I have been shooting in natural light all these while. However, when there was an opportunity to shoot Thaipusam Festival over a period of 3 days organized by PhotoSafari, I was looking for a solution on how to take pictures of the night Chariot Procession and documenting 10 families as they participated in the Thaipusam Festival.
I hate carrying those huge TTL flashes around especially on a photosafari trip. It just took up precious space in the camera bag when I hardly use the flash.
My criteria of choosing a flash were:-
- It had to be small and should fit the camera vest pocket.
- It should not look awkward on my mirrorless camera, the Ricoh GXR.
- It should have sufficient guide no (GN) to use as a direct or bounce flash.
- Should have sufficient manual control.
- Able to pair with a wireless trigger.
I asked Uncle Google for a unit that would suits my needs. I came across a Metz 20C-2 flash that had rave reviews on how it fits a small compact or mirrorless camera. The vertically swivel head could be positioned to bounce off ceilings and walls. It has a guide no of 65 feet at ISO100 and good manual control capabilities. There were 3 flash settings:- Manual, f2.8 and f5.6
Here is the product information
- Guide No: 20m or 65ft at ISO100.
- Camera connection via central contact (x-synchronisation) or via sync cable (included as standard)
- Vertical swivel reflector +90°
- LED displays
- Flash readiness indicator and correct exposure display on device
- Automatic flash mode with 2 automatic apertures
- Manual flash mode
- 2 x AA alkaline-magnesium batteries
- 2 x AA NiMH rechargeable batteries
- Flash coverage equivalent to 35mm lens on full frame.
On the Field
I loaded the unit with two AA alkaline-magnesium batteries. My initial reaction was, with this low voltage requirement, the battery life would be short. I had another two batteries as a spare.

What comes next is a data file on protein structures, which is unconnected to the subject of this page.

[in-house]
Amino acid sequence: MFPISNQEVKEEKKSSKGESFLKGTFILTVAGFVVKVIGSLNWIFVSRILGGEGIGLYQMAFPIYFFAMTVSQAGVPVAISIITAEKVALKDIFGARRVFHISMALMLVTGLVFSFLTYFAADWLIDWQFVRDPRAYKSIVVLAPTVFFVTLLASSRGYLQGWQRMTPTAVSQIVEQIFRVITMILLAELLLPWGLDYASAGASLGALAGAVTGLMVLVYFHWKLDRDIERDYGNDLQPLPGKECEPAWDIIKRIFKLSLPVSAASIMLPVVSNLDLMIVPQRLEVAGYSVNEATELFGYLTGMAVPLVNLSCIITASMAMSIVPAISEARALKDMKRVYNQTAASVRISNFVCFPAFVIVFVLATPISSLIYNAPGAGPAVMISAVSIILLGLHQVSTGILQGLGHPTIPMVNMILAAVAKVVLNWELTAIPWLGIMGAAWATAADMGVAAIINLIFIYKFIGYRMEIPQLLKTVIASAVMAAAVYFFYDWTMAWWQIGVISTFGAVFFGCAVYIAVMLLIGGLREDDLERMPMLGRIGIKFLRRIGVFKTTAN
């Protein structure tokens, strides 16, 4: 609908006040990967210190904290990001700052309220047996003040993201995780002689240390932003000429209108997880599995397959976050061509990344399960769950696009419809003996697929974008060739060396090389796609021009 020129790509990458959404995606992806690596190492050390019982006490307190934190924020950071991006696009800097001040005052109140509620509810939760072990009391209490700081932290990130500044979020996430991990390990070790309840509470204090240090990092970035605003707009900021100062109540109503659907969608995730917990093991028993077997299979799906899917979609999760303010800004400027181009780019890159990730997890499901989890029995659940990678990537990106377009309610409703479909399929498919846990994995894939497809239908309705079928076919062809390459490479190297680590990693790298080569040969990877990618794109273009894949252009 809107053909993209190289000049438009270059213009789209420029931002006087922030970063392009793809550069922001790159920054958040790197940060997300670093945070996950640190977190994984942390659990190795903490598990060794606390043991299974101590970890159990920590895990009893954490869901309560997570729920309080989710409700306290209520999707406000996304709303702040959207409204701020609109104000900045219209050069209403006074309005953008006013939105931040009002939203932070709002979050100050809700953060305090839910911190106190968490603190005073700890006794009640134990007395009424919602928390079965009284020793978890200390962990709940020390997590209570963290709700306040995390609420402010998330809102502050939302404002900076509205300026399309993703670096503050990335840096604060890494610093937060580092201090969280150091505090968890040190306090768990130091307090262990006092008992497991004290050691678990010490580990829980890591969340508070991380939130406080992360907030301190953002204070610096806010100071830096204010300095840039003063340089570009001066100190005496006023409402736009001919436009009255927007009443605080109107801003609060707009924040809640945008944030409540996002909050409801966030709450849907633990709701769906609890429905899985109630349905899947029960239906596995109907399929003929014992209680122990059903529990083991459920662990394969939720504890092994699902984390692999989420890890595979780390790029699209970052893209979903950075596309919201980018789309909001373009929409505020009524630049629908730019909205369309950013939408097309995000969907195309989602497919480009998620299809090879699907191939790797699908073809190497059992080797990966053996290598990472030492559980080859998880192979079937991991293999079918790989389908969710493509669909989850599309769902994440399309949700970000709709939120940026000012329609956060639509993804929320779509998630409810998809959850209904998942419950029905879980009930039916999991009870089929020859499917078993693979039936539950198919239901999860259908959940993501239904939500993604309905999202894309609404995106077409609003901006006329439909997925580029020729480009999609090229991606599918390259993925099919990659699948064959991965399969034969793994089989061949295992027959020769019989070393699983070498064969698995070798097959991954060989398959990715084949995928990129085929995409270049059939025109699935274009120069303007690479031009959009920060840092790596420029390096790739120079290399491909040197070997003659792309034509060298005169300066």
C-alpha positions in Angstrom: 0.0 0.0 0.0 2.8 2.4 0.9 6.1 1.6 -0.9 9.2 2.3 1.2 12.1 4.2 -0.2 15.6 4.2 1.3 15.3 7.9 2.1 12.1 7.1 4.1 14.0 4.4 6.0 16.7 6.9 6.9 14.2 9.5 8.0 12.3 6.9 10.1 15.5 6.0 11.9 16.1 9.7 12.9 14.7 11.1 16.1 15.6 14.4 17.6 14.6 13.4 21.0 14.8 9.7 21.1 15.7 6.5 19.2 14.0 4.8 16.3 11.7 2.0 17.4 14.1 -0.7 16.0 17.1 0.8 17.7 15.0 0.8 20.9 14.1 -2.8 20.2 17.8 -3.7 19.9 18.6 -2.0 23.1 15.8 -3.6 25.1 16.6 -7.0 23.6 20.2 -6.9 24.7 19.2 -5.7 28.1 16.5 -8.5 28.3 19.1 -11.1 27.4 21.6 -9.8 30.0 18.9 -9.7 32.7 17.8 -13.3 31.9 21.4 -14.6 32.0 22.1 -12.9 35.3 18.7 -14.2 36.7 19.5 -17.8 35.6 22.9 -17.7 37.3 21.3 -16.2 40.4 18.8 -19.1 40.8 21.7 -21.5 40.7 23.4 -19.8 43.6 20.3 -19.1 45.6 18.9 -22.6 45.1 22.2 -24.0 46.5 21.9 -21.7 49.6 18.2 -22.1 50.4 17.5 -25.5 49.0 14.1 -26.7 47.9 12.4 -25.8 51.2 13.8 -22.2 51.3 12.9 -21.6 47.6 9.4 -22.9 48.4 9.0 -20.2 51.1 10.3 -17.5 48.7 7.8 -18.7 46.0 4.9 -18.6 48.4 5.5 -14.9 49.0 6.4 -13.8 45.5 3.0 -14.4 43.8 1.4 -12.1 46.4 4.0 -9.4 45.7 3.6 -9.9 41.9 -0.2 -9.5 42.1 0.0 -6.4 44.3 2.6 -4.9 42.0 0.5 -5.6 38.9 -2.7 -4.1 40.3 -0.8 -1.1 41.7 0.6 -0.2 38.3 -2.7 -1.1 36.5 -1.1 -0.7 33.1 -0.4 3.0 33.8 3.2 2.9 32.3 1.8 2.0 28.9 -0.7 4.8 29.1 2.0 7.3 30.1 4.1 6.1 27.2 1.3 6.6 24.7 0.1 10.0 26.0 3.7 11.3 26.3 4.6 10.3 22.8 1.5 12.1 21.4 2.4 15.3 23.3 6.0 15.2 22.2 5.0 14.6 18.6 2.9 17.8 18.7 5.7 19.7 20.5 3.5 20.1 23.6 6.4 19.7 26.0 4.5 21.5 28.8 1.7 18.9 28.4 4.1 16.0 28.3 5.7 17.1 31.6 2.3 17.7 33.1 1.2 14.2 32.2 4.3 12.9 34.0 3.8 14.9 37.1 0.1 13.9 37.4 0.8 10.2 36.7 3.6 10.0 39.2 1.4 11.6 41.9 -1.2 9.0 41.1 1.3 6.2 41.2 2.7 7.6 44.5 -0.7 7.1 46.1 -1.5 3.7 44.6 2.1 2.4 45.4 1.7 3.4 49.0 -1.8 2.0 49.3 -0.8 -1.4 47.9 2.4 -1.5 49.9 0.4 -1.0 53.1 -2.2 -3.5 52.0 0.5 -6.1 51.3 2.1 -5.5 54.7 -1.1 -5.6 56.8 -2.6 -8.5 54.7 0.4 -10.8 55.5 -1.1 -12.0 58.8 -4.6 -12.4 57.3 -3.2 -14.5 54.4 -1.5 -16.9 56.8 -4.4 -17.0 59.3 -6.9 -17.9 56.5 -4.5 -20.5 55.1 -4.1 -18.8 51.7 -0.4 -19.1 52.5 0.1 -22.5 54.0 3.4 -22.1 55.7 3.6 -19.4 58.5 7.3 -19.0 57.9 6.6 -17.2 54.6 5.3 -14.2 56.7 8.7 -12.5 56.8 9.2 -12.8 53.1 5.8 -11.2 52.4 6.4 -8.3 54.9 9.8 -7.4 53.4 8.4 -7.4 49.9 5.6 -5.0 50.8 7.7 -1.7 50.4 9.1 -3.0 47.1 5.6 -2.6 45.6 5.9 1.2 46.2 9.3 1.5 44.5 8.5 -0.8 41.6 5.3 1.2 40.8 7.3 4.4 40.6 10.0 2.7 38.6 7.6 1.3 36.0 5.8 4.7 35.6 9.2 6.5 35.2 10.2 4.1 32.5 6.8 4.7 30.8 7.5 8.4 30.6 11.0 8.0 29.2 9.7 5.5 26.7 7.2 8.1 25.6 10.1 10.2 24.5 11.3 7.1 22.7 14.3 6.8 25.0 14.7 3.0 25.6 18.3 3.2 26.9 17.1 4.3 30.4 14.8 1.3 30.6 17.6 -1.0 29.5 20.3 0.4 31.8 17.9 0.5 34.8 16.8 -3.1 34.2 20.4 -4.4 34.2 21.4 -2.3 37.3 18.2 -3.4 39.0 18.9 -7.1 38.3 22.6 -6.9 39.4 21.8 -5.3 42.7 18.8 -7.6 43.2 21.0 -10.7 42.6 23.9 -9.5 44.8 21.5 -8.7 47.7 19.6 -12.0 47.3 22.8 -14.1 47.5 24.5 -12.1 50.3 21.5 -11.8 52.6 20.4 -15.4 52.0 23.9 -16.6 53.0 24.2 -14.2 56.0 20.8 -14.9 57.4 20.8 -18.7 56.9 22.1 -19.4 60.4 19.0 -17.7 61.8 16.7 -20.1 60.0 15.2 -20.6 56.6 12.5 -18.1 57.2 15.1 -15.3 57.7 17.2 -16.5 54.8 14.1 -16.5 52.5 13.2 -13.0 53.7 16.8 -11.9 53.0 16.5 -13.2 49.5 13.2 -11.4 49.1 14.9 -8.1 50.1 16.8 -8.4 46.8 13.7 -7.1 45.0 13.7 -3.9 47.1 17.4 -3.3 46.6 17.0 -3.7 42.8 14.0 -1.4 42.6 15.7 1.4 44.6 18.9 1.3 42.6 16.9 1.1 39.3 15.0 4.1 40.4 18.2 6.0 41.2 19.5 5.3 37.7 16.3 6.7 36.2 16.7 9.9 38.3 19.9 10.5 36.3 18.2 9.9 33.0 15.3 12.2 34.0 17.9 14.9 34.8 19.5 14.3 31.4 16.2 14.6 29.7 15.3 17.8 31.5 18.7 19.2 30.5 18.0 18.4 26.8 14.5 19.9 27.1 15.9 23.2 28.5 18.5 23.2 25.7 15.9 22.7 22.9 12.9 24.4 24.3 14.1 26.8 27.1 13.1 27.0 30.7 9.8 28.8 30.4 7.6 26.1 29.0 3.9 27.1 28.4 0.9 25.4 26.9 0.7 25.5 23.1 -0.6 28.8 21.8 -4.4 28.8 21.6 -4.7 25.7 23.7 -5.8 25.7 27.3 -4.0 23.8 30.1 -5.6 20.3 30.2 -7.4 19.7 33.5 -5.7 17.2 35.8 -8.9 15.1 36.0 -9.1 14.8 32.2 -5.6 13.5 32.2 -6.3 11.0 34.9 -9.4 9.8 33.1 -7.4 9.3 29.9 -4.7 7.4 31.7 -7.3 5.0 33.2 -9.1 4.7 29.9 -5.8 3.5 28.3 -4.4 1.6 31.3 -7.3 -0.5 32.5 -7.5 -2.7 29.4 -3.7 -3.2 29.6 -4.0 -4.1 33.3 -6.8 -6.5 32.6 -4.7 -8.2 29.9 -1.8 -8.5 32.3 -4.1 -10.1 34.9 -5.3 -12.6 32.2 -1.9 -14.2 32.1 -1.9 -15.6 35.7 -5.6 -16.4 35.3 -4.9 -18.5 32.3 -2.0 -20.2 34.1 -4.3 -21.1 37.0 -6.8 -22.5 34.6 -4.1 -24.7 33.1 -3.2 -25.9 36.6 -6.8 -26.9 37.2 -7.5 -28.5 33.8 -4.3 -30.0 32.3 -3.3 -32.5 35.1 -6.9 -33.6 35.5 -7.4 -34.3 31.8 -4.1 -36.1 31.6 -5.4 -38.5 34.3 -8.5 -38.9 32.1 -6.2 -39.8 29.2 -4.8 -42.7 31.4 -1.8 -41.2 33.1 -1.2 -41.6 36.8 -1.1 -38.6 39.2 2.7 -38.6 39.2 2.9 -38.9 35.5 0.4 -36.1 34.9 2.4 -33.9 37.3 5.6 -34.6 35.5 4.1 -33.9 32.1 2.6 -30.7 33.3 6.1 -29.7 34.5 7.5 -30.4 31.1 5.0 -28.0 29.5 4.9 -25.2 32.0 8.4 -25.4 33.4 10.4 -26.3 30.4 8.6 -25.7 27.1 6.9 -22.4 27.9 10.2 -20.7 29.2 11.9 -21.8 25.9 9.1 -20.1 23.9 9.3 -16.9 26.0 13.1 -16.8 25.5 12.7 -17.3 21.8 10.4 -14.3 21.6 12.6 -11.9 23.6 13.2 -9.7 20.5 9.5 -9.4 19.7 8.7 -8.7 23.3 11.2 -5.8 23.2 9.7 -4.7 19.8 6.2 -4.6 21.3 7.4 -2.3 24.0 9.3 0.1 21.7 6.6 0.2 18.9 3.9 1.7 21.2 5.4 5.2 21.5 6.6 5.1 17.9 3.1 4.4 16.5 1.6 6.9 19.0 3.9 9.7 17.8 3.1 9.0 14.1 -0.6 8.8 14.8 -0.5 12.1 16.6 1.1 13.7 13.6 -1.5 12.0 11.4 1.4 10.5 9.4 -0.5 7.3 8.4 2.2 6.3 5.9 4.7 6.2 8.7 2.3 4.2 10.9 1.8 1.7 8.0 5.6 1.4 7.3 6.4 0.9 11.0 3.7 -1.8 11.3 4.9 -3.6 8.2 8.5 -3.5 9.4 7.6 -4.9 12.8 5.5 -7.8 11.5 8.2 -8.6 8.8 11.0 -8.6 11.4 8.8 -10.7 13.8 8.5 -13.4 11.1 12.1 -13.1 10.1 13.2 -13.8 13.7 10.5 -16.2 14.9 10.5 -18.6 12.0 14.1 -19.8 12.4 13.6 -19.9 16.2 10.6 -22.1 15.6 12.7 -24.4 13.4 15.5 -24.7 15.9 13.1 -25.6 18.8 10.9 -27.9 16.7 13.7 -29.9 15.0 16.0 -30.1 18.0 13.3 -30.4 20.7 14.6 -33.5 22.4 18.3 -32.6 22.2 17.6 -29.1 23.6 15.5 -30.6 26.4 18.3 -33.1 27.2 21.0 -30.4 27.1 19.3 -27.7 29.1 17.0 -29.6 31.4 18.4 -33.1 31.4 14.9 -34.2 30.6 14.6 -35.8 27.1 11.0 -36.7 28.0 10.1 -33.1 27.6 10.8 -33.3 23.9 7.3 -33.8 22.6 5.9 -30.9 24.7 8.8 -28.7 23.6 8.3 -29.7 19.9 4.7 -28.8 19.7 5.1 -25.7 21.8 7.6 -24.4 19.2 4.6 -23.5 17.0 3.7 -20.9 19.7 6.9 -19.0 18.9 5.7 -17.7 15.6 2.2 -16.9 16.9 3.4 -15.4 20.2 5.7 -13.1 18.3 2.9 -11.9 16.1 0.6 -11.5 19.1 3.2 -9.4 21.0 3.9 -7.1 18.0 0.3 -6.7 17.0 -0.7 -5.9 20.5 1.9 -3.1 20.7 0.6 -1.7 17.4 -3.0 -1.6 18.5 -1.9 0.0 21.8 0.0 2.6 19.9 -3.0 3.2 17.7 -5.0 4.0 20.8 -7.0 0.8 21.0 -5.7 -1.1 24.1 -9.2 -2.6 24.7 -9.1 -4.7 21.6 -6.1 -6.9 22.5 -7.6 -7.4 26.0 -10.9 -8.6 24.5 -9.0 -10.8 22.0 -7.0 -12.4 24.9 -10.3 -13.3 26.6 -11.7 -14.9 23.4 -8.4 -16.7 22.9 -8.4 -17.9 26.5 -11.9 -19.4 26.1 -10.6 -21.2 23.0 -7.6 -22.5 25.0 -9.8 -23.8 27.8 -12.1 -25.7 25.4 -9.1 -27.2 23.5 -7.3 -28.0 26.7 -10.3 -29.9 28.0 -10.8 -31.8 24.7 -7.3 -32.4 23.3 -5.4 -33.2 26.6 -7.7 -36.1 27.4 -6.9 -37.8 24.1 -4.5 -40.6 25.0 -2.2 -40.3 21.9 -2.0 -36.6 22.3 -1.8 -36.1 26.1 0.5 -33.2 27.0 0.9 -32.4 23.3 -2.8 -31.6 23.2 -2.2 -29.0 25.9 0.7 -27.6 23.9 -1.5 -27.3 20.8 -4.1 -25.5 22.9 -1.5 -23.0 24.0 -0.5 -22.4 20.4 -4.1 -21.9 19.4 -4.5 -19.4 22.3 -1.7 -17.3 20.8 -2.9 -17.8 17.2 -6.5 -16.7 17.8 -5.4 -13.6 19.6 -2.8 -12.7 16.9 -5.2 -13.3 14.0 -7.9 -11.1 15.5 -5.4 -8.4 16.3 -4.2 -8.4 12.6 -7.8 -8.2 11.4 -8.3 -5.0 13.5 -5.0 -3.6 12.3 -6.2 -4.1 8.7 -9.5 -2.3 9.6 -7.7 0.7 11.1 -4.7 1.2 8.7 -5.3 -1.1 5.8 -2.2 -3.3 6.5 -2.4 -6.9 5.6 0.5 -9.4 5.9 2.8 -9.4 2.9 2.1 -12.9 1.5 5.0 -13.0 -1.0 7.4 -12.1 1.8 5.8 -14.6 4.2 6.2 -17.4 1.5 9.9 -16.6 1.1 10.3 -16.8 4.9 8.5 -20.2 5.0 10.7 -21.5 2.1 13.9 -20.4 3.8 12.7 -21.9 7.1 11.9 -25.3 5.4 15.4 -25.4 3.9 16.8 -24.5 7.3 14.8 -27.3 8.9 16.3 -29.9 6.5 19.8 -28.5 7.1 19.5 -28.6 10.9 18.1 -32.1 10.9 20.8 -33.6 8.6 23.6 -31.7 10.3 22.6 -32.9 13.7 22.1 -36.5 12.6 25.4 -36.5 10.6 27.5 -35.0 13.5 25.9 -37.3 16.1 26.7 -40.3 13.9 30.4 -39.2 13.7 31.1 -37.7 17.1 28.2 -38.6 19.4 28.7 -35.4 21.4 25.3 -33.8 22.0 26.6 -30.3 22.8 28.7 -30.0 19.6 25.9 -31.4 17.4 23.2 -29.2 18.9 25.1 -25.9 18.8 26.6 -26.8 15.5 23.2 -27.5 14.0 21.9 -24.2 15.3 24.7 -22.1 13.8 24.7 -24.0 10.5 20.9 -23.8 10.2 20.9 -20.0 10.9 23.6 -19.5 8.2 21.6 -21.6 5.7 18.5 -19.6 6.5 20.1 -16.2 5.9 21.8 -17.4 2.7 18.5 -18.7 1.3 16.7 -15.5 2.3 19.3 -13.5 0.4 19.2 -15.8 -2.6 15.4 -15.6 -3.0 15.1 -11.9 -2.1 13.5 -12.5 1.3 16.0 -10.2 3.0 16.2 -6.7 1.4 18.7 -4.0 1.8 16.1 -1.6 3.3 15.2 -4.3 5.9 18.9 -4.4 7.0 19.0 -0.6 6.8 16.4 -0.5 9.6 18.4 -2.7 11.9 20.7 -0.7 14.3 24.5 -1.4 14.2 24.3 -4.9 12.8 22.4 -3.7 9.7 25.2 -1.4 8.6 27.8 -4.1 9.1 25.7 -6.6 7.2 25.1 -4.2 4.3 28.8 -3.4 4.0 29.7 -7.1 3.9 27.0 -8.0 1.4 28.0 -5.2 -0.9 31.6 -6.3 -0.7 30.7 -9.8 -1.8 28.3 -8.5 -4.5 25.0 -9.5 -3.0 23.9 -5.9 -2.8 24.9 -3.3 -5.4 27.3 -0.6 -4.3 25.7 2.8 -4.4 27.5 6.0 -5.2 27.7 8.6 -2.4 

I bought a Phottix Ares wireless trigger to use the flash off camera. You can find out more about Phottix Ares here
Next I tried to soften the light by attaching a muslin cloth onto the flash using a double-sided tape. This acts as a diffuser.
After a couple of tryouts, I was ready for the night shooting. This is my work flow:-
- I set the camera on M (manual) mode.
- One thing to remember when using flash is that the aperture controls the lighting of the foreground subject and the shutter speed controls the lighting of the background.
- I set the aperture on the flash to f2.8 to prolong the battery life.
- Next I set the aperture on the camera from f4 to f8.0 depending on the subject distance. Why f4? It is because the widest aperture on my lens was f3.5.
- I use the ISO setting to control the lighting of the subject. There is no magic or calculation involved. All the necessary settings were given in the manual chart attached to the flash. However, one must know how to read it.
- My shutter speed setting was around 2 to 3 stops less than the recommended shutter speed.
- Flash mode on 2nd (rear) curtain sync.
My initial few exposures were off the mark but after a few tries, I got the hang of how to optimize the exposure. By using the flash off camera, I can now have a greater control on what to light up and what to leave underexposed. This was exactly how I used the LED lights for fill in lighting. I am now trying to design a snoot to do localized lighting for my next outing.
The flash was small enough to fit in my camera vest pocket even with the Phottix receiver attached. It was really convenient.
It was easy to use in manual mode (in fact I prefer manual mode over TTL). The lighting of the flash was perfectly tuned at 5500K. One can use AWB (Auto White Balance setting). The colours of the subjects were rich and natural.
The swivel head was an added bonus. The power or Guide No (at 65ft at ISO100) was sufficient for my use.
The built quality was what you would expect of a product from Germany. There were no sloppiness in the design and the flash construction felt solid.
The best part is the price. At around RM200 apiece, there is nothing to really think about. It can be abused on a tough photography journey like a photosafari without feeling heartache.
The flash recycle time was slightly long especially if you point the sensor the wrong way (not directly at the subject). However, if the sensor was pointing directly at the subject, the recycle time was almost instantaneous for about 3 shots.
As expected, it drains the battery fast. A fresh set of batteries would last about 150 shots. Towards the end of the battery life, the capacitor of the flash would not be properly charged and it gave a blue cast. However, if it was shot in RAW, adjusting the white balance in ACR would not be an issue.
After using it for the entire 3 days of shooting the Thaipusam Festival in Batu Caves, Kuala Lumpur, I must say I am very happy to have it in my camera bag for my photosafari trips.
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